Summary of Am College of Occupational & Environmental Medicine’s findings: 60-80% of the general population will have low back pain during their lifetime with 25-60% having pain annually. Low back pain is the most common occupational disorder with 20 per 10,000 full-time employees affected. The direct cost of occupational low back pain is $10.8 billion/year!
After reviewing all the research over the past few decades the ACOEM’s guidelines for treatment of low back pain are as follows:
- Assess for Red Flags
- Focus on functional recovery on day 1.
- Reduce fear-avoidance and assure excellent prognosis on day 1.
- No bed rest. Maintain ordinary activity as much as possible for most rapid recovery.
- Return to work as quickly as possible for the best outcome.
- Mechanical assessment with directional preference associated with better outcome.
- Exercise prescription, NSAIDs, heat, and ice may be helpful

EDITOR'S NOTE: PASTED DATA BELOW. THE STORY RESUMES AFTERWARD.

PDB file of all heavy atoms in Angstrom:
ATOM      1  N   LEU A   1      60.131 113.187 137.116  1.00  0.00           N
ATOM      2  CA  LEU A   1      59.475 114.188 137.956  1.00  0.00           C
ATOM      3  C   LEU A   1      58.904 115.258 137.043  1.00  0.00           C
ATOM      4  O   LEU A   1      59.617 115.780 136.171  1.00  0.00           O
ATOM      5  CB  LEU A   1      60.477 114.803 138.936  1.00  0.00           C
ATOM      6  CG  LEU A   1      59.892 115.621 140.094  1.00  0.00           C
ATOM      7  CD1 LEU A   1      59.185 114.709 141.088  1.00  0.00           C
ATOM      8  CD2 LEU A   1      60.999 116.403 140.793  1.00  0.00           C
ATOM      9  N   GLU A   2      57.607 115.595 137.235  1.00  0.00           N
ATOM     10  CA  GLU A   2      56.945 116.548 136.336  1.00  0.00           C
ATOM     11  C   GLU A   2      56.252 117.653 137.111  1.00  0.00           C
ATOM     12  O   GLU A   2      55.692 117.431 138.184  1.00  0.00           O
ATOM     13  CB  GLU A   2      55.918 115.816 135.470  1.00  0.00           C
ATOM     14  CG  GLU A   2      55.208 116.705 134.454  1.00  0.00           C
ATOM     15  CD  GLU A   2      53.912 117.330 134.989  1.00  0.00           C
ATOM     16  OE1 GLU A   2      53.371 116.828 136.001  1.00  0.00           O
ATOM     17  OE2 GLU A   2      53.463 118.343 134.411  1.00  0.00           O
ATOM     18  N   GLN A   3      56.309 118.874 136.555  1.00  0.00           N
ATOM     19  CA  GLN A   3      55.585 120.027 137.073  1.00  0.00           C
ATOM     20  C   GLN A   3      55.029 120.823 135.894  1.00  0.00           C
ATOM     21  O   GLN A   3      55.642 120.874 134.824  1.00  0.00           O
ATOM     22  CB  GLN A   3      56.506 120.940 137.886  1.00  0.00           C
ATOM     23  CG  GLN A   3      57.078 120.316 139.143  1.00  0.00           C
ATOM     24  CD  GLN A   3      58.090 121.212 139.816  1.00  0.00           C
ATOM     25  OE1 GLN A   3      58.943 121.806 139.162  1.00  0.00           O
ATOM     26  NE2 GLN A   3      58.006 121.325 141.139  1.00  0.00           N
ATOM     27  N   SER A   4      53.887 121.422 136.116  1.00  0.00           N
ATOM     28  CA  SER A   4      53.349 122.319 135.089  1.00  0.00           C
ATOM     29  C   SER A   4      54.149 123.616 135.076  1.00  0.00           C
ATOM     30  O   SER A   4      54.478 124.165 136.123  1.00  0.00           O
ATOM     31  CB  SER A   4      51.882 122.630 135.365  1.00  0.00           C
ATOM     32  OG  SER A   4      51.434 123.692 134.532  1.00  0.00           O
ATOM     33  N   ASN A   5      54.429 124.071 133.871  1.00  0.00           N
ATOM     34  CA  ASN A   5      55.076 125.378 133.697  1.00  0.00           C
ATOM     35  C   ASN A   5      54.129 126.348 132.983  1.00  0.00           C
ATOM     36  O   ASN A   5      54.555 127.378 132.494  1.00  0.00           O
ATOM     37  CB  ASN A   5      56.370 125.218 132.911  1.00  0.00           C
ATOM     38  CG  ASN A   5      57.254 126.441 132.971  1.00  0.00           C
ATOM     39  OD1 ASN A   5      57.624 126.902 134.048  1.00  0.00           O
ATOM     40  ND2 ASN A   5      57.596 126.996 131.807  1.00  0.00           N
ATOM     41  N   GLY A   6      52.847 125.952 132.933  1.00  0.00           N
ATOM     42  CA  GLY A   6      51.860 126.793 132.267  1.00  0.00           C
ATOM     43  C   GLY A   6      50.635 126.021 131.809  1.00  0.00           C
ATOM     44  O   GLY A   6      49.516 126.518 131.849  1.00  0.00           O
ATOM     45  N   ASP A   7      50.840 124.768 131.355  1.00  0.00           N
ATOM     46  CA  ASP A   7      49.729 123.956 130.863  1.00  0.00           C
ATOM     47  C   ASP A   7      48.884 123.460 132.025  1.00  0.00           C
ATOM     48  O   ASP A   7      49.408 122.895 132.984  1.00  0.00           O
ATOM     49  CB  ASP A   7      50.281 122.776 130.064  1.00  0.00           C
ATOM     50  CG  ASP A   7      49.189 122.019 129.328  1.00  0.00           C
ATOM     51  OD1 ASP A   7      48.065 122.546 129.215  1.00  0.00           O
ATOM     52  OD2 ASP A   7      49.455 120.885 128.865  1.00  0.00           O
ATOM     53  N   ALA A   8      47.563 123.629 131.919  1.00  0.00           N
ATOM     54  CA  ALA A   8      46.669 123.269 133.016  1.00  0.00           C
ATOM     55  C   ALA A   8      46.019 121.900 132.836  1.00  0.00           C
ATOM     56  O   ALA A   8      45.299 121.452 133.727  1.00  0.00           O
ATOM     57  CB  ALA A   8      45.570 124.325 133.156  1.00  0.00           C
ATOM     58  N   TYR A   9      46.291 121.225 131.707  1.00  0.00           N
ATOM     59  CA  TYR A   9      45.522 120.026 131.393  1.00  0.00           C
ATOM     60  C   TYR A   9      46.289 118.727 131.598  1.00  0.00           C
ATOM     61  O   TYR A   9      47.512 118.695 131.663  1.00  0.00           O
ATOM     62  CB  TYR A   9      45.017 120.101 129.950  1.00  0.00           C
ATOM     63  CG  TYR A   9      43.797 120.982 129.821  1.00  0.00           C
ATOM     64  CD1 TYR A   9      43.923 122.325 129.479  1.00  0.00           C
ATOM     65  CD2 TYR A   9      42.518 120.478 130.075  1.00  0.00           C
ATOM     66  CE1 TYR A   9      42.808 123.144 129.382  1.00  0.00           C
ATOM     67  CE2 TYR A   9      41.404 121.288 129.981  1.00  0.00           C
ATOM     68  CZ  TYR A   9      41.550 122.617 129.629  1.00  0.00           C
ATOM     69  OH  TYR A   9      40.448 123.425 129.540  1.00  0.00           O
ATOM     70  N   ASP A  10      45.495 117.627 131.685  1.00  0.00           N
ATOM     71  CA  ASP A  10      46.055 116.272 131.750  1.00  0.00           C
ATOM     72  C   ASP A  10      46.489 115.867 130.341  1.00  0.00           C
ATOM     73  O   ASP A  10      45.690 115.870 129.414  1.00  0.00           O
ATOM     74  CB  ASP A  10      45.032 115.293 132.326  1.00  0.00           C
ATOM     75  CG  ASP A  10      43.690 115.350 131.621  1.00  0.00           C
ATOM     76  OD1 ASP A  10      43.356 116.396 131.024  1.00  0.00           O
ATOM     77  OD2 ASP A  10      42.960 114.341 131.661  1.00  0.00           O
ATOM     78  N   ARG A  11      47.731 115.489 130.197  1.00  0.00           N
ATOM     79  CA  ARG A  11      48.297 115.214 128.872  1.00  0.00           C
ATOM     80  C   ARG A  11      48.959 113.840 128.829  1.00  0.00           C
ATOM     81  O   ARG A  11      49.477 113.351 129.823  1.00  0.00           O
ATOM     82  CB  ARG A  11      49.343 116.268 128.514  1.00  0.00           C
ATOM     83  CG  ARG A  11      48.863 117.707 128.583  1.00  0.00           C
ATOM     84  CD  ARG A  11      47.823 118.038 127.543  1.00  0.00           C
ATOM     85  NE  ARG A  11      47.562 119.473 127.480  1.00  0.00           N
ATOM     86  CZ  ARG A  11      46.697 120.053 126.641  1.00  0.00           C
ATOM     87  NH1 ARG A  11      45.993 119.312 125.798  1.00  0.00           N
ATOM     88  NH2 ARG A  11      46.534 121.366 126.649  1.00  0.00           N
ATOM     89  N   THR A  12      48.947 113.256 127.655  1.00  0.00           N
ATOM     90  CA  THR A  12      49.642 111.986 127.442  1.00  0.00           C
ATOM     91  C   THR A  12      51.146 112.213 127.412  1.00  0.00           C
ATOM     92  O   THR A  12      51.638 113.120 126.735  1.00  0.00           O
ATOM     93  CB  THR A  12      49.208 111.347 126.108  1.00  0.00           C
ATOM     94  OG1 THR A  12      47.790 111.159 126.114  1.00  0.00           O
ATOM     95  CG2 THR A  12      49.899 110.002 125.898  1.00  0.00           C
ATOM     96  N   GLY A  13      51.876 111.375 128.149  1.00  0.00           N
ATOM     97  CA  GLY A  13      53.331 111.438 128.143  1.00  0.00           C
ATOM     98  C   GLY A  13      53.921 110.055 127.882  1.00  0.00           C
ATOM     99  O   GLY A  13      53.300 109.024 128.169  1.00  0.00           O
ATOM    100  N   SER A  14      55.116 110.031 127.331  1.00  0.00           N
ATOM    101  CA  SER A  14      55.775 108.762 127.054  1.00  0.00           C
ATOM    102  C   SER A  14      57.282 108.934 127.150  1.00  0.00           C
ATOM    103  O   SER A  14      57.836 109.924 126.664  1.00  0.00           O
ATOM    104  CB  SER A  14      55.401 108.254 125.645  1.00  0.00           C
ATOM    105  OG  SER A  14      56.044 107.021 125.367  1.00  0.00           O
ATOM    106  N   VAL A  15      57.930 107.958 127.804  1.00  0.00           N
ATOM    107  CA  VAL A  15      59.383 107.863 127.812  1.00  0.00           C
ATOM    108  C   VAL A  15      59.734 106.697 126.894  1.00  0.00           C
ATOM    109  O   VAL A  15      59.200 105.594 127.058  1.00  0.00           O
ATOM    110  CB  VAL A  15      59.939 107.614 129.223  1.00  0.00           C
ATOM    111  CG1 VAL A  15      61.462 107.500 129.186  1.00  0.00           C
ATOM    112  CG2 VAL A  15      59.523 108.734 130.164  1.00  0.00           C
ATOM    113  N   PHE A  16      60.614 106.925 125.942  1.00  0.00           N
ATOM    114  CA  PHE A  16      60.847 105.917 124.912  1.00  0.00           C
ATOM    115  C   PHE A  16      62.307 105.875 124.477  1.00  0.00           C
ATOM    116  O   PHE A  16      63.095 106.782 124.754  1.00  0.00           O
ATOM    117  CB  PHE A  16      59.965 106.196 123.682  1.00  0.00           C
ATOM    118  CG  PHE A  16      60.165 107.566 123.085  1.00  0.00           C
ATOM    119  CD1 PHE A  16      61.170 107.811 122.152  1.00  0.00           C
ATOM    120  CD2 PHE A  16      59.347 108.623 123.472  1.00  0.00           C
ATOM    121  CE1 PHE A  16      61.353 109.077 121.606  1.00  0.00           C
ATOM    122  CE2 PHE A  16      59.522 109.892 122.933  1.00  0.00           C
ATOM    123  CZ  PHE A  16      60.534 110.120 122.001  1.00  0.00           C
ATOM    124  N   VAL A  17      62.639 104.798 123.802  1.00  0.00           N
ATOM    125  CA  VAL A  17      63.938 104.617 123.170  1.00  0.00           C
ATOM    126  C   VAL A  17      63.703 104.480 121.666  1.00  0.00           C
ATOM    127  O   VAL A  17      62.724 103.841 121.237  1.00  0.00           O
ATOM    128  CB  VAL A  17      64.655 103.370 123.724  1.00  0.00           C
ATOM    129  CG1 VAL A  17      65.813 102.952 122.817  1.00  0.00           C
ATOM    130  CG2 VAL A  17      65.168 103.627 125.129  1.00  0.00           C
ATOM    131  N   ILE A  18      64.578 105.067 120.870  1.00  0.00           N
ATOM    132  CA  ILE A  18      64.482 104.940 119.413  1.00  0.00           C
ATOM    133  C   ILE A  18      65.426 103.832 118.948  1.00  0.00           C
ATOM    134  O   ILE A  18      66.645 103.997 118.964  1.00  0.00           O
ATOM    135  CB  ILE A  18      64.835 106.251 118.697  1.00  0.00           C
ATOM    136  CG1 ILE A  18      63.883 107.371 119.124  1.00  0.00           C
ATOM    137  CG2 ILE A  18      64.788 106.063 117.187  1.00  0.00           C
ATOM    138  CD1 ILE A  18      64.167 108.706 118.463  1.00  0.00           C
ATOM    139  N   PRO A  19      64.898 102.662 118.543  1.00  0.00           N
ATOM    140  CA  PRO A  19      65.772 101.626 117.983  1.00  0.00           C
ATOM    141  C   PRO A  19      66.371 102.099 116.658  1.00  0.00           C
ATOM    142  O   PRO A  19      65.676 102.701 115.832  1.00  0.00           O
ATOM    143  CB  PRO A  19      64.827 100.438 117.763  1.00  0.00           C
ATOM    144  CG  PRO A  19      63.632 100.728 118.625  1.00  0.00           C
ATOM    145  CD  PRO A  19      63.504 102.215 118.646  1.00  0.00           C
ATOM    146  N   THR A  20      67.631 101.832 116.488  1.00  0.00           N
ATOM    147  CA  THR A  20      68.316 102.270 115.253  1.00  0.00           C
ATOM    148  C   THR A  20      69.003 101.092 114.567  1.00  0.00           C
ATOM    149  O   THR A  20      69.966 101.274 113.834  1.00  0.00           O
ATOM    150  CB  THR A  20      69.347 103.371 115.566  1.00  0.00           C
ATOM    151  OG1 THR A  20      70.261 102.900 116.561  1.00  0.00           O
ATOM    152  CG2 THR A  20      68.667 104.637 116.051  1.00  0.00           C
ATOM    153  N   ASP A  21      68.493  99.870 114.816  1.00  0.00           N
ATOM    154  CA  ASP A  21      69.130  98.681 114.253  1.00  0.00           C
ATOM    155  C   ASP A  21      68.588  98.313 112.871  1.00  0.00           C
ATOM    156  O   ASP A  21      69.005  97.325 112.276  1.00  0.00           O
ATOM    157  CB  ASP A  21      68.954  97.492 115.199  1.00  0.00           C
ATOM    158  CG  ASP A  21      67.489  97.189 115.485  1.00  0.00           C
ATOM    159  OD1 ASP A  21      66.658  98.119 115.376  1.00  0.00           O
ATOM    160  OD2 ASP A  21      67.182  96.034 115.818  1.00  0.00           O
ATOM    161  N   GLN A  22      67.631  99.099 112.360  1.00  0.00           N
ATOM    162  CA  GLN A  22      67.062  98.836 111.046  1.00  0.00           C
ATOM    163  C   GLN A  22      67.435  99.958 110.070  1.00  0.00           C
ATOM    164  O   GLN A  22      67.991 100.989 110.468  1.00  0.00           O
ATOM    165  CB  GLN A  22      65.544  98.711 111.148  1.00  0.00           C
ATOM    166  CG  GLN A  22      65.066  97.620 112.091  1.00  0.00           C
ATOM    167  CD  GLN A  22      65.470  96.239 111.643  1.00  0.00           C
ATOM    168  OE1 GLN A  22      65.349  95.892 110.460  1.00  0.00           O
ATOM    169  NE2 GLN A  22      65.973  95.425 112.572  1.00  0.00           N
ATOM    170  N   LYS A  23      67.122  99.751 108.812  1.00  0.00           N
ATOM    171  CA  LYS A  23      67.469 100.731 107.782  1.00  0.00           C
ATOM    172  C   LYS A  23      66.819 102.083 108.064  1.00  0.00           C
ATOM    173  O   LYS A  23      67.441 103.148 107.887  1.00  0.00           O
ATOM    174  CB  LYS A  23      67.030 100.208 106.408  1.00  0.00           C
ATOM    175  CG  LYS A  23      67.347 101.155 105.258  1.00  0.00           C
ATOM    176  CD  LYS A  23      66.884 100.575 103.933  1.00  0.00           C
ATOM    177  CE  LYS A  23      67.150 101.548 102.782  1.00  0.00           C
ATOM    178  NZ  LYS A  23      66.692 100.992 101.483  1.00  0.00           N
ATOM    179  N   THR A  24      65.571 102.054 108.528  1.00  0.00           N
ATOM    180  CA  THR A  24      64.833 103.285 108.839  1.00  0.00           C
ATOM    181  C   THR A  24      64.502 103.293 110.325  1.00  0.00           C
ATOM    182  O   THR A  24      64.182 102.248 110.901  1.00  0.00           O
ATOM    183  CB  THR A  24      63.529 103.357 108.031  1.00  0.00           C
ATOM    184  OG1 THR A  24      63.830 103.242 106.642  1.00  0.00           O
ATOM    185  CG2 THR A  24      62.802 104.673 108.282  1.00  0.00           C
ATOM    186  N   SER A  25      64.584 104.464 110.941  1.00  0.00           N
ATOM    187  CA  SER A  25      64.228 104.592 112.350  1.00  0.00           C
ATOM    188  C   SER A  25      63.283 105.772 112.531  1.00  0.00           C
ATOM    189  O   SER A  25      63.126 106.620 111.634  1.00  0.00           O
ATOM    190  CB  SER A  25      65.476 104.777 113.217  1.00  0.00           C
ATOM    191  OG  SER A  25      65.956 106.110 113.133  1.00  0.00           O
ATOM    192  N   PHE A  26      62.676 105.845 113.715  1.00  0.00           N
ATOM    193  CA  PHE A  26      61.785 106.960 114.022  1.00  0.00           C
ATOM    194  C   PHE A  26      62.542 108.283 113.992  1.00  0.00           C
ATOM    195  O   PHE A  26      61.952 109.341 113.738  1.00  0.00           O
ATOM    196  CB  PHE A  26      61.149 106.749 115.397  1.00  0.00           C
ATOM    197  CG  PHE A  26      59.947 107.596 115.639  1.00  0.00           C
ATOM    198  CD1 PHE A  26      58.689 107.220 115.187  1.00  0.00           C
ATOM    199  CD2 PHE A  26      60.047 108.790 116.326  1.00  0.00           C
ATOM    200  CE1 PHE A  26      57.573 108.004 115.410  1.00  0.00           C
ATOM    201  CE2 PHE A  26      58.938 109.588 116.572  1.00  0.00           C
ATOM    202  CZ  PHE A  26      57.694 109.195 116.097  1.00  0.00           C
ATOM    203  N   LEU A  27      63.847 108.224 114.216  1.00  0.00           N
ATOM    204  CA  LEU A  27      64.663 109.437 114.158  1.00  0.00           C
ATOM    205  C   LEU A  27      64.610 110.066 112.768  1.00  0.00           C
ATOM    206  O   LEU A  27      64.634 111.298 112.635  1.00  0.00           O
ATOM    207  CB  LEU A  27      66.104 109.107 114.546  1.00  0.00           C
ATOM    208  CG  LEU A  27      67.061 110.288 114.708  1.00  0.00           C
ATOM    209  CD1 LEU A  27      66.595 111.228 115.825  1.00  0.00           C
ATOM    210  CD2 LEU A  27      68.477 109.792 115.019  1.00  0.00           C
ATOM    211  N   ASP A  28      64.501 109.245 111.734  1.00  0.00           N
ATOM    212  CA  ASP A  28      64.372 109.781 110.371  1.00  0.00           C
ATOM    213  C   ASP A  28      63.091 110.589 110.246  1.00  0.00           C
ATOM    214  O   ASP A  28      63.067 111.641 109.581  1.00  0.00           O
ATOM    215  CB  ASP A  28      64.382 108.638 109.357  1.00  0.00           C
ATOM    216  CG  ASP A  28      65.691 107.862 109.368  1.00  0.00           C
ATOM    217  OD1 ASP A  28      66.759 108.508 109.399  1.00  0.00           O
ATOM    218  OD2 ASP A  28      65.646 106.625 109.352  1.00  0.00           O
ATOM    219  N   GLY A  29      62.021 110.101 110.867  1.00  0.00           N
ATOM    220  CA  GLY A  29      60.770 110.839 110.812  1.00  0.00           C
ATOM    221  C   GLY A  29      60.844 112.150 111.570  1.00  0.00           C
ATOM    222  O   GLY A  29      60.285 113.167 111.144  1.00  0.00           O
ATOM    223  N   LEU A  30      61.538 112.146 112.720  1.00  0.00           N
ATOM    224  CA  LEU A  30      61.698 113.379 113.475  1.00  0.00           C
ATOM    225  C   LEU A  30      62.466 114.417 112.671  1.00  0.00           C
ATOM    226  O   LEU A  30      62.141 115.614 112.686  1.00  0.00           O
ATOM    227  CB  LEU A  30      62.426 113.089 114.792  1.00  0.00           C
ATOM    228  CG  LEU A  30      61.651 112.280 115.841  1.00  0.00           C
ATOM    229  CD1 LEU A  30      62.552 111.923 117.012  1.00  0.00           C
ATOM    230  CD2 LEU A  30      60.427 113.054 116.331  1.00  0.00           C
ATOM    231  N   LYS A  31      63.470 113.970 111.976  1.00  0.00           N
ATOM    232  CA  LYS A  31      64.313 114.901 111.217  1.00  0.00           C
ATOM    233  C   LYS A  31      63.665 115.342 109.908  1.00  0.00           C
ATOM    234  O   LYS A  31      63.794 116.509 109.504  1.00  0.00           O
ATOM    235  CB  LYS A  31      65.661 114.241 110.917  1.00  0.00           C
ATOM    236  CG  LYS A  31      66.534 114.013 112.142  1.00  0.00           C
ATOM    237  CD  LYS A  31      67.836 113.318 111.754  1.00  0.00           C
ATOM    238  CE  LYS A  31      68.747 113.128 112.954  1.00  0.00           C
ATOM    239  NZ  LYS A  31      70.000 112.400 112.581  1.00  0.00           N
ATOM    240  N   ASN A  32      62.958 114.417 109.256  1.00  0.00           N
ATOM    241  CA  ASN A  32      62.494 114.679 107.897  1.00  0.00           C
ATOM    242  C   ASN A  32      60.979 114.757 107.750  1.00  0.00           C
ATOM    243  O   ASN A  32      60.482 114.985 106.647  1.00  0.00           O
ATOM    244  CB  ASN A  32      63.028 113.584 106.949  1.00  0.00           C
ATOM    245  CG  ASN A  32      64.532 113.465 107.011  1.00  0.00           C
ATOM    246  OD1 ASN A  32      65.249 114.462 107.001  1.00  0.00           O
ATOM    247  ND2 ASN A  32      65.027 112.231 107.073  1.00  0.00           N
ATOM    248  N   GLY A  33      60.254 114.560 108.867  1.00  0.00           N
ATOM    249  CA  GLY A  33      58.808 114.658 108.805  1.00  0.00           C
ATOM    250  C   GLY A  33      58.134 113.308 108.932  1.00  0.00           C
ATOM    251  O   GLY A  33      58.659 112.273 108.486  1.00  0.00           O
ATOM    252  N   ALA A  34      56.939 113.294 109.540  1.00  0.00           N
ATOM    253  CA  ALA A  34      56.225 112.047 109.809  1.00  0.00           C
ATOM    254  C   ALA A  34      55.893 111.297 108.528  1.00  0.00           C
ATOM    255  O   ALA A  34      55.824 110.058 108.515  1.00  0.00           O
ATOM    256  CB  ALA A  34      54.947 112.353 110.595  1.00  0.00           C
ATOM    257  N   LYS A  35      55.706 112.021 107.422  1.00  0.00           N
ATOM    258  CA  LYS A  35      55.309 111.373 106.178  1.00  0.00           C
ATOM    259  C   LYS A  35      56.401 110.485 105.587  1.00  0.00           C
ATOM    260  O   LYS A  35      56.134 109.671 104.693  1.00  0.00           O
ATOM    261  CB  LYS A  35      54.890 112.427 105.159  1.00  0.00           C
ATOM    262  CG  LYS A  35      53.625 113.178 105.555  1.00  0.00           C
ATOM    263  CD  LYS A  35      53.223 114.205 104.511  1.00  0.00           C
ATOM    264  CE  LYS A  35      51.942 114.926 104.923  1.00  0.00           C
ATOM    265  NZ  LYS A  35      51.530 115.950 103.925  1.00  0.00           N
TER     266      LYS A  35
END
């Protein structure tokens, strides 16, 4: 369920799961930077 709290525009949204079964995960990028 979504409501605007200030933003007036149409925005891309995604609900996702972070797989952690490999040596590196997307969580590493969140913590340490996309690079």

- In the absence of red flags, imaging and other test are not recommended in the first 4-6 weeks
- Aerobic exercise has the best evidence of efficacy for acute, subacute and chronic low back pain.
- Patients should be encouraged to accept responsibility for managing their recovery, rather than relying on the healthcare provider for a cure.
- If symptoms persist without improvement, further evaluation is recommended
- Patient outcomes are not adversely affected by delaying non-emergent surgery and continued conservative care is recommended.
- Patients with moderate or severe neurological deficits that are not improving at 4-6 weeks may benefit from earlier surgical intervention. Progressive neurological deficits have an indication for immediate surgery.
- Psychiatric, psychosocial, environmental and socioeconomic problems should be investigated and addressed, especially in any delayed recovery.